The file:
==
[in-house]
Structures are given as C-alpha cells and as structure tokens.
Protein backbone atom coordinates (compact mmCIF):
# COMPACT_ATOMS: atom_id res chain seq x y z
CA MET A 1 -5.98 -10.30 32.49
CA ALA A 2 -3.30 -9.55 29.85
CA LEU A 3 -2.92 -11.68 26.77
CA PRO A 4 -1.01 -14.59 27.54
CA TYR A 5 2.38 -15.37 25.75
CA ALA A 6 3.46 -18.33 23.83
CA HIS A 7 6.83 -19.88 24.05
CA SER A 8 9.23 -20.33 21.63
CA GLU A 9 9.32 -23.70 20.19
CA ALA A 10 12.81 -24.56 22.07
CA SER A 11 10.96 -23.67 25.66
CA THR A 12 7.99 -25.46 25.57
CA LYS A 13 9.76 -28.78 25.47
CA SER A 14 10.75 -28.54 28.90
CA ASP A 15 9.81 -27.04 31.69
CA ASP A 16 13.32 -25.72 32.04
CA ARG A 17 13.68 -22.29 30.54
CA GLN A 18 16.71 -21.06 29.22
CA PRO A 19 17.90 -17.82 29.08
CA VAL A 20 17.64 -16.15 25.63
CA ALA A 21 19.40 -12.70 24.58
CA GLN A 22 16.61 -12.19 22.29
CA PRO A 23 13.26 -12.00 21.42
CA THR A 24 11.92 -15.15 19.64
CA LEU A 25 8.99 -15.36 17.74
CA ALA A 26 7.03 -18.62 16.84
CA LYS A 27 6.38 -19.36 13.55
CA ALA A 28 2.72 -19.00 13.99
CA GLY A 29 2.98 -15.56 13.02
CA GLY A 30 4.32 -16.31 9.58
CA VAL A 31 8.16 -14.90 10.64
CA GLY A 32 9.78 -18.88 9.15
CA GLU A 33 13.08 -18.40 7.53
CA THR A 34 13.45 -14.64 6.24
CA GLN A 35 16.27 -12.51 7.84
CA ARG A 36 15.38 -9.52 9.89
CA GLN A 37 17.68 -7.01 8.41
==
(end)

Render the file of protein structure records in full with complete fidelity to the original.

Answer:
[in-house]
Structures are given as C-alpha cells and as structure tokens.
Protein backbone atom coordinates (compact mmCIF):
# COMPACT_ATOMS: atom_id res chain seq x y z
CA MET A 1 -5.98 -10.30 32.49
CA ALA A 2 -3.30 -9.55 29.85
CA LEU A 3 -2.92 -11.68 26.77
CA PRO A 4 -1.01 -14.59 27.54
CA TYR A 5 2.38 -15.37 25.75
CA ALA A 6 3.46 -18.33 23.83
CA HIS A 7 6.83 -19.88 24.05
CA SER A 8 9.23 -20.33 21.63
CA GLU A 9 9.32 -23.70 20.19
CA ALA A 10 12.81 -24.56 22.07
CA SER A 11 10.96 -23.67 25.66
CA THR A 12 7.99 -25.46 25.57
CA LYS A 13 9.76 -28.78 25.47
CA SER A 14 10.75 -28.54 28.90
CA ASP A 15 9.81 -27.04 31.69
CA ASP A 16 13.32 -25.72 32.04
CA ARG A 17 13.68 -22.29 30.54
CA GLN A 18 16.71 -21.06 29.22
CA PRO A 19 17.90 -17.82 29.08
CA VAL A 20 17.64 -16.15 25.63
CA ALA A 21 19.40 -12.70 24.58
CA GLN A 22 16.61 -12.19 22.29
CA PRO A 23 13.26 -12.00 21.42
CA THR A 24 11.92 -15.15 19.64
CA LEU A 25 8.99 -15.36 17.74
CA ALA A 26 7.03 -18.62 16.84
CA LYS A 27 6.38 -19.36 13.55
CA ALA A 28 2.72 -19.00 13.99
CA GLY A 29 2.98 -15.56 13.02
CA GLY A 30 4.32 -16.31 9.58
CA VAL A 31 8.16 -14.90 10.64
CA GLY A 32 9.78 -18.88 9.15
CA GLU A 33 13.08 -18.40 7.53
CA THR A 34 13.45 -14.64 6.24
CA GLN A 35 16.27 -12.51 7.84
CA ARG A 36 15.38 -9.52 9.89
CA GLN A 37 17.68 -7.01 8.41